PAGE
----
“Why is it so hard for us to understand that their female colleagues must occupy the same position in order to achieve the same goals? I grew up with Zamorano and Amavisca as role models, with Laudrup, with Ronaldo. Now girls know that women play soccer; they want to be Aitana [Bonmatí] and win a Golden Ball like she will in a few weeks,” adds Andrea Méndez.
That message resonates with younger people. Lucía Fernández, a 17-year-old amateur player in Spain, elaborates: “Many of the players I see now in video games have been my role models and idols since I was a child. I grew up watching them play soccer, and they awakened that passion in me.” Asked if she has ever been impugned for being a girl when playing soccer or video games, she is clear: “Yes, I am often undervalued for the simple fact of being a girl. By people who don’t know me. After all, it’s a stereotype that goes way back.”
‘A threat to masculinity’
As Elisa Brey notes, the fact that many streamers and users criticize female gamers so harshly has to do with the fact that “the classic masculinity in which men have an advantageous position feels threatened.” The Complutense University professor says: “We are facing a situation of equity, not of superiority or an imposition of women, and the response has been negative.” She also reminds us that, until recently, video games showed women in “a secondary role, as a damsel in distress to be saved, as an enemy or as a prize and even hypersexualized.”
The researcher also believes that the fact that misogynistic comments are being made on computers is important: “When these people are streaming or tweeting, they have no one next to them to tell them that it’s wrong. They act very impulsively and thoughtlessly. The digital world is not always an extension of what happens in the physical world.” She also emphasizes that “communities tend to self-reproduce. These guys will be followed by groups that see them as similar [to themselves].”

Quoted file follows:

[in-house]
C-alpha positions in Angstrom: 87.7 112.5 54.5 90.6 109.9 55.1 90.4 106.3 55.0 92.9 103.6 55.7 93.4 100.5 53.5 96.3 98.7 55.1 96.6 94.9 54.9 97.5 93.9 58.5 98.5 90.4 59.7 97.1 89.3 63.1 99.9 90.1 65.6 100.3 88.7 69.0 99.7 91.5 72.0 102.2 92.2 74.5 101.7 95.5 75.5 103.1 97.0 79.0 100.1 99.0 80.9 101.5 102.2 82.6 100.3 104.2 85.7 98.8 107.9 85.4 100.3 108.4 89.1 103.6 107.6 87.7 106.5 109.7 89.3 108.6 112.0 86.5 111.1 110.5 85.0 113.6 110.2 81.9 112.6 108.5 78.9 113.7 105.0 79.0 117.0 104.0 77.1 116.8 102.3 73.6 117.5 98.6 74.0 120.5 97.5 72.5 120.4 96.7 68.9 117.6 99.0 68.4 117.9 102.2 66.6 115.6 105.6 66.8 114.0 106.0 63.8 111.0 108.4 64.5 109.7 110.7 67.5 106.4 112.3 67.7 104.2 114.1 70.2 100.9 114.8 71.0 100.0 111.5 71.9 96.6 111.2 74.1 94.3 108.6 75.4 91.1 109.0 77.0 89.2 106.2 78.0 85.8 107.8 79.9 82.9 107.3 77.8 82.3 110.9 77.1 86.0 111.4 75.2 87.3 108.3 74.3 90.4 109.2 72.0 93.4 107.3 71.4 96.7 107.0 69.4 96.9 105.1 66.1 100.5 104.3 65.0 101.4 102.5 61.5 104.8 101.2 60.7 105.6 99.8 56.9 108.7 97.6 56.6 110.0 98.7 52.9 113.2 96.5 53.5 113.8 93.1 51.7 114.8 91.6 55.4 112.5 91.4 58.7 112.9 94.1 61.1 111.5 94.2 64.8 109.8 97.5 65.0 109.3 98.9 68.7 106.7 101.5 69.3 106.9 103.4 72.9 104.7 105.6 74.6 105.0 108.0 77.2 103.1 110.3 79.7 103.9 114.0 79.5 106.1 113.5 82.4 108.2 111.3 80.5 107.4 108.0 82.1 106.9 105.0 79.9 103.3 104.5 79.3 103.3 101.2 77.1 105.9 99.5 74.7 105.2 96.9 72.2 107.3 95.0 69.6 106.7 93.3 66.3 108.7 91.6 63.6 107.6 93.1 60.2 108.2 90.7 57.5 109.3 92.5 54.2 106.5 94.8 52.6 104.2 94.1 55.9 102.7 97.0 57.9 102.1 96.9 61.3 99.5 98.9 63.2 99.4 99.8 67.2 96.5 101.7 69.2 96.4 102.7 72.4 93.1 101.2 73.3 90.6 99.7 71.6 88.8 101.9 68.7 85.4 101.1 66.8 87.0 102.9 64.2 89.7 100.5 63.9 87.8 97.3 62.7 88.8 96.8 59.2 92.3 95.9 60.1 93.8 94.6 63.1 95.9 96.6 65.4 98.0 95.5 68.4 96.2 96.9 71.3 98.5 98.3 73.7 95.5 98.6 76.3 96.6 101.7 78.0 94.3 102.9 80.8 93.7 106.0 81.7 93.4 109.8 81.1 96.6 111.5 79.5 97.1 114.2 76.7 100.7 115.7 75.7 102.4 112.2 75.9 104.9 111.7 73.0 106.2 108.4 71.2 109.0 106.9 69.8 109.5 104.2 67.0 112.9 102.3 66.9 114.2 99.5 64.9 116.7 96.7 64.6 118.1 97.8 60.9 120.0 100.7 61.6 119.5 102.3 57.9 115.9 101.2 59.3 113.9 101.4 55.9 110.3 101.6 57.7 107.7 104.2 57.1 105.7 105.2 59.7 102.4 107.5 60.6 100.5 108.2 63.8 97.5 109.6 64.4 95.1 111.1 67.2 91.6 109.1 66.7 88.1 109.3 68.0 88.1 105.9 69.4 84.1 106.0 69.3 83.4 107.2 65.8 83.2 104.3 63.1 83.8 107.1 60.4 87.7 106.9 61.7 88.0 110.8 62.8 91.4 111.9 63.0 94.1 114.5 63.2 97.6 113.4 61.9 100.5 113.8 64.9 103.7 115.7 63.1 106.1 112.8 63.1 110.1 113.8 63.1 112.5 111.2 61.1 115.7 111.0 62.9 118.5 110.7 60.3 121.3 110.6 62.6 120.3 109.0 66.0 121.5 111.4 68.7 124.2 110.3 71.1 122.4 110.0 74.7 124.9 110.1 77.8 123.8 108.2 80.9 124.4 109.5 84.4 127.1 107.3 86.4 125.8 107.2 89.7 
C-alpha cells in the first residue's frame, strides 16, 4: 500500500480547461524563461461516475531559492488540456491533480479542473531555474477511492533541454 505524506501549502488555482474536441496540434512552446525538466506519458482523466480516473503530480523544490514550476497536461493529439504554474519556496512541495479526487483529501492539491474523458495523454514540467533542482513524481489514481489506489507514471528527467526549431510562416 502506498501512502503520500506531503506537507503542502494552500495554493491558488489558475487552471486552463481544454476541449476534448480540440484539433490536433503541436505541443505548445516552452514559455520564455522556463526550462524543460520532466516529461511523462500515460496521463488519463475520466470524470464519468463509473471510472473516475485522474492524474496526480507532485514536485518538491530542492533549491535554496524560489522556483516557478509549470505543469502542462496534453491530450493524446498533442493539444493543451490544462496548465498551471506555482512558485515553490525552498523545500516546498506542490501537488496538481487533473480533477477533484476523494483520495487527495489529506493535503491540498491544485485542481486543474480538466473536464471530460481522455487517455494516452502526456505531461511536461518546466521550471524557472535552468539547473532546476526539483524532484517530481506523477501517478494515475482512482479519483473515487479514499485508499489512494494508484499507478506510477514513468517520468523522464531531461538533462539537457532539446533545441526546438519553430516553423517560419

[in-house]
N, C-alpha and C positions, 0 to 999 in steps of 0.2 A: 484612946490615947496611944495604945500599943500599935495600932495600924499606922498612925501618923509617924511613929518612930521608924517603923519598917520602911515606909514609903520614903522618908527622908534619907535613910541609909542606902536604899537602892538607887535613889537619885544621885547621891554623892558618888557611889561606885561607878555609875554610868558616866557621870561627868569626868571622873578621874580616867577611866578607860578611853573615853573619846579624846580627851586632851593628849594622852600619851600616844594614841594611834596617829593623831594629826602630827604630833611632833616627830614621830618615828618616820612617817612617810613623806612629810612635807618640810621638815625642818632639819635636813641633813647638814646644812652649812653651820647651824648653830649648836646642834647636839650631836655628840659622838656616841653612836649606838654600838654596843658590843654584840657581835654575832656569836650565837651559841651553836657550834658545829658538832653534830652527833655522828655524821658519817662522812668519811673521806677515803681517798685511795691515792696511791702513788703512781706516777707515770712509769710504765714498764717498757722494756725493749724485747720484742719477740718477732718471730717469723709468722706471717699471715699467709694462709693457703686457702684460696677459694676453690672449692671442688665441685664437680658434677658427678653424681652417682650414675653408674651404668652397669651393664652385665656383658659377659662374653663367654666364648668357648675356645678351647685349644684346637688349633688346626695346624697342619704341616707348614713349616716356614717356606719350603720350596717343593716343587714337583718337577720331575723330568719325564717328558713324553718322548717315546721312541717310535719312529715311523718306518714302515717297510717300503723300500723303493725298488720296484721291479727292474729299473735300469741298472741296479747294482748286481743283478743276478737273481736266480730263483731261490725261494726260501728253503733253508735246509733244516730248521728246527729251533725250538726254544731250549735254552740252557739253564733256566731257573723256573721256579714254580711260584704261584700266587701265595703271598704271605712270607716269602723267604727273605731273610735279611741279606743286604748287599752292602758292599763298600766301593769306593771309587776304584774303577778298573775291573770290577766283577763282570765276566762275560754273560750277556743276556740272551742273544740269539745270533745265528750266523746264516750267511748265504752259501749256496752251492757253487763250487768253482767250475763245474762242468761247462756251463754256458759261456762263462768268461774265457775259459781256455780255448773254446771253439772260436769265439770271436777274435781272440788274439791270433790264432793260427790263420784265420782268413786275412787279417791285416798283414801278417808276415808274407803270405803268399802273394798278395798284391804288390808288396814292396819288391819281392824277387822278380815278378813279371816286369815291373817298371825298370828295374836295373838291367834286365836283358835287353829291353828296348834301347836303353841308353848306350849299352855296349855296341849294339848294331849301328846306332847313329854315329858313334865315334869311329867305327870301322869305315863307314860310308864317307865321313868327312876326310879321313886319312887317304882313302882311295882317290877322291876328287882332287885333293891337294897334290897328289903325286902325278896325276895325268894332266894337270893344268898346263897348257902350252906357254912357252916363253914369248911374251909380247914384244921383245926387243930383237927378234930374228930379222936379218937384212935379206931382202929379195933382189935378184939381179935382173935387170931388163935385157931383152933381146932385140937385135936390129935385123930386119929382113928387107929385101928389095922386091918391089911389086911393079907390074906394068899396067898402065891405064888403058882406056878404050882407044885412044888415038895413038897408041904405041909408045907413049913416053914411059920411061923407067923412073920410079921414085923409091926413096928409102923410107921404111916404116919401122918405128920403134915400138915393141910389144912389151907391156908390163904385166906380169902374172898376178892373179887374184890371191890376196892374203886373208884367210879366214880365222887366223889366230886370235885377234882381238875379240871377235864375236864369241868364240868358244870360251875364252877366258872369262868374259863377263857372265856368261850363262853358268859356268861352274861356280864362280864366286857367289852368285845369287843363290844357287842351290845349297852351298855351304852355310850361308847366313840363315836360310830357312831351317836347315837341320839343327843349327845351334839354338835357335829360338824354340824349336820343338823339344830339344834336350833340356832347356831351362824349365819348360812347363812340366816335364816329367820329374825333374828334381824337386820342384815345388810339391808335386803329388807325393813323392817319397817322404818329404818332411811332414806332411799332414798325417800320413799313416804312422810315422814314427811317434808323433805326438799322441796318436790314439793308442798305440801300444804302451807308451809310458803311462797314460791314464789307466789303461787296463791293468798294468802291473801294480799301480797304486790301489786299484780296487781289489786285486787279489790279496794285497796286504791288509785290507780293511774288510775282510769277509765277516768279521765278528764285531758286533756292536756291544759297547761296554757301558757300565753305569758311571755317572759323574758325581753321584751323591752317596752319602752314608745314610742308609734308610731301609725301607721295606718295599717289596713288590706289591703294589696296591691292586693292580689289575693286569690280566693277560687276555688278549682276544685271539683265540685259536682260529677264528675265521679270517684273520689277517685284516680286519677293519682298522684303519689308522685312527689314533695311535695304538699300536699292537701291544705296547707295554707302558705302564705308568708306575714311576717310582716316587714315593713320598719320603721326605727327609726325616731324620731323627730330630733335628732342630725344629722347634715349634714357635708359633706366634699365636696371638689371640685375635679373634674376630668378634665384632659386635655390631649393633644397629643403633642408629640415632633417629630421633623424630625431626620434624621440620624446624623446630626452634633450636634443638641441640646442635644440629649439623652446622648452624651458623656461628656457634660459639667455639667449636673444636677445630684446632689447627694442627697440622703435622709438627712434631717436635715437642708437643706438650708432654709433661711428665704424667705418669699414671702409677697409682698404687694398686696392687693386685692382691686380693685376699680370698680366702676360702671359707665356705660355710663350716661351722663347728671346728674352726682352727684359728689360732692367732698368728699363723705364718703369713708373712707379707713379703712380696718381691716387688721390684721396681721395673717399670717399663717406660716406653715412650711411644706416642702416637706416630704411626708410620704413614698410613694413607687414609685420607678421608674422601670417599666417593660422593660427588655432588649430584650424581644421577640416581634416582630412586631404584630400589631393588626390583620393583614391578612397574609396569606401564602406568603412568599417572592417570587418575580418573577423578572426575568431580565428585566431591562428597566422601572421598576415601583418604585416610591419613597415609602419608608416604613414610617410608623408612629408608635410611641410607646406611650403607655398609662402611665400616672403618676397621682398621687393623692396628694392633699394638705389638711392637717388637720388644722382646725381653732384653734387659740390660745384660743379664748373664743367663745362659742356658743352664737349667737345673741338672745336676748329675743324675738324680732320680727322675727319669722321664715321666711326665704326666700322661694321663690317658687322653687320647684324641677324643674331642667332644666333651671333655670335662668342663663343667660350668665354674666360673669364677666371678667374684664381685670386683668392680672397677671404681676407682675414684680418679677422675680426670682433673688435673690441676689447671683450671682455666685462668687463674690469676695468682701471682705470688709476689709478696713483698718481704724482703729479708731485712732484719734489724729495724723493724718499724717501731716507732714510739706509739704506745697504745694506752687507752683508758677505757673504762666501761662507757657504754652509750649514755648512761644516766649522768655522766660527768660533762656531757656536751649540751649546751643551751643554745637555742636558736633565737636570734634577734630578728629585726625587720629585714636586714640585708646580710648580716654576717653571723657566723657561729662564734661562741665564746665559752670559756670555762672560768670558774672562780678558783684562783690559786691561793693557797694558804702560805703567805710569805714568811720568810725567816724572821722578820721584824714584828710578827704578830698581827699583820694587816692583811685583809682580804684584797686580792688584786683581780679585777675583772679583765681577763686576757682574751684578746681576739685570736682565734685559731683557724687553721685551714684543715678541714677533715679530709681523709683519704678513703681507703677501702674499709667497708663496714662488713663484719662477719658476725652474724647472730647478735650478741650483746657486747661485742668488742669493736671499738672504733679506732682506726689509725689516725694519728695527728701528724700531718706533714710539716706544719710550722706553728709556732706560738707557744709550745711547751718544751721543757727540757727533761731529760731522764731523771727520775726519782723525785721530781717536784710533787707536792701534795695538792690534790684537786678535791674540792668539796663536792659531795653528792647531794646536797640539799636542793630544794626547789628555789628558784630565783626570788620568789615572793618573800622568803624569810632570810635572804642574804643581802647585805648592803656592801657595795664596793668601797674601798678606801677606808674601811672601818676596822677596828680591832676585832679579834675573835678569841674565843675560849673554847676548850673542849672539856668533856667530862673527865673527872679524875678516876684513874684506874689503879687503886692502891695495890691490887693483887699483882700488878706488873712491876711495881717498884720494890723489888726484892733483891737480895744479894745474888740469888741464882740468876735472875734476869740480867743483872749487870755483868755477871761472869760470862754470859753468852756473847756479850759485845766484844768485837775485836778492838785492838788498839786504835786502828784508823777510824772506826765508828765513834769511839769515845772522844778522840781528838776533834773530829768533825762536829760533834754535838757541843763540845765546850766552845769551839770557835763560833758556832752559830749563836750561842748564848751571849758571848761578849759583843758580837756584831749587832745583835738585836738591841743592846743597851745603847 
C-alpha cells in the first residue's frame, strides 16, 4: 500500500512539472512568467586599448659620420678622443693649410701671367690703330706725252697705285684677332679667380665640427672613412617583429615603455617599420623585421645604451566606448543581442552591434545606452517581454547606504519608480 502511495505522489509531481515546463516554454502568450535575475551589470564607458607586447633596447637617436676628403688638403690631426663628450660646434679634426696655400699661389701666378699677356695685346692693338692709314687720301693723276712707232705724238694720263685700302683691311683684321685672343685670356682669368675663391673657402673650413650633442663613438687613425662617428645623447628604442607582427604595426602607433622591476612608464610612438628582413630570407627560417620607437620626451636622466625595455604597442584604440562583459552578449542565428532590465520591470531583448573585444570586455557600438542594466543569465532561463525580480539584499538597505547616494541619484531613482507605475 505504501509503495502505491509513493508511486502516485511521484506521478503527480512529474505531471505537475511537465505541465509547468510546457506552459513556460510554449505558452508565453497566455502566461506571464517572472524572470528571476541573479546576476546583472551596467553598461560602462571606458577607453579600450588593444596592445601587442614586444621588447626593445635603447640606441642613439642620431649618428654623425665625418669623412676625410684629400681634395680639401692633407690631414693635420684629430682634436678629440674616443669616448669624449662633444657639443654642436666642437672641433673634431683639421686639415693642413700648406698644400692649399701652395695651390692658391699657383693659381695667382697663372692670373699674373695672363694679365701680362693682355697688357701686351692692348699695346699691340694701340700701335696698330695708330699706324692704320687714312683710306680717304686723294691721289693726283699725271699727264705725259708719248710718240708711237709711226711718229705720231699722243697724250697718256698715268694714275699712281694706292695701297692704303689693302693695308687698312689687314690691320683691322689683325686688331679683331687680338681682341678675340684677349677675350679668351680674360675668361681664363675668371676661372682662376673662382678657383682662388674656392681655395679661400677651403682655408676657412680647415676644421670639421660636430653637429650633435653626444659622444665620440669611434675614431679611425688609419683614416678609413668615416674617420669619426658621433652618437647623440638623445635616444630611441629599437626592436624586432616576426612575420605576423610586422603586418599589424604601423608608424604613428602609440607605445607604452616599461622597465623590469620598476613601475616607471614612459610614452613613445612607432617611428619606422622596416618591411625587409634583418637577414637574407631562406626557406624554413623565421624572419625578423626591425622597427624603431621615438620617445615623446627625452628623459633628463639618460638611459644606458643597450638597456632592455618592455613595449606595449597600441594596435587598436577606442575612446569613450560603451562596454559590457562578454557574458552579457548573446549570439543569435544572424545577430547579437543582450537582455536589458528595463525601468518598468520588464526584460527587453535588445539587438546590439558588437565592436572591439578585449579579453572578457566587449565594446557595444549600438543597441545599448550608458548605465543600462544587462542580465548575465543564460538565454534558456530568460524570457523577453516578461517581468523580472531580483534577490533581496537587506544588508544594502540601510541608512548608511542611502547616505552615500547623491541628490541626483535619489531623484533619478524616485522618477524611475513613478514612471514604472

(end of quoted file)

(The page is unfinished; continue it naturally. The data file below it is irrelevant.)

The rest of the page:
She maintains that the feminist reaction to the Luis Rubiales case — in which he kissed Spanish soccer player Jenni Hermoso without her consent following the team’s World Cup victory — is also “crucial” for denouncing such attitudes. “Things are changing thanks to the fact that women footballers have not given up on pursuing that change,” says Andrea Méndez. She emphasizes that we must “make it clear that women’s soccer has to be respected like other sports.”
Both experts see it as dangerous that streamers and content creators with large followings talk about female soccer players this way on their social media pages. “The conversation is a reflection of the streamer. Children are very impressionable and will always behave like those they follow do,” says Méndez. She emphasizes that “those of us who are behind the [computer] screen also educate young people; it is important to take responsibility for the content we generate.”
Pay to win
Electronic Arts, the company that owns the FIFA video game franchise, is listed on NASDAQ, the second-largest automated electronic stock exchange in the United States. According to a report from the company itself, the net revenue from sales of extra content for Ultimate Team was $4.04 billion between 2018 and 2020. They also realize that this game mode is their most popular online content.
Players can pay to get cards with better players. For Galician streamer El Xokas, the inclusion of female players in this game mode also has to do with Electronic Arts’ economic interests: “It’s not realistic at all. They are not doing it for inclusion; they are doing it to sell more envelopes. To get Haaland, you have to buy twice as many packs, because there are twice as many cards, that’s what they want,” he laments in one of his videos. However, the content creator does not appreciate the possibility that it can be useful to get cards with high ratings from female players.
This style of play is known as pay to win. “It is clear that EA is a company and has its own economic interests in mind. They want to make more money and clean up their moral image and get more sales because they see that women’s soccer can be profitable,” Brey points out. But ultimately, she observes, “if they raise visibility and can help reduce the inequalities between men and women, that can be celebrated.”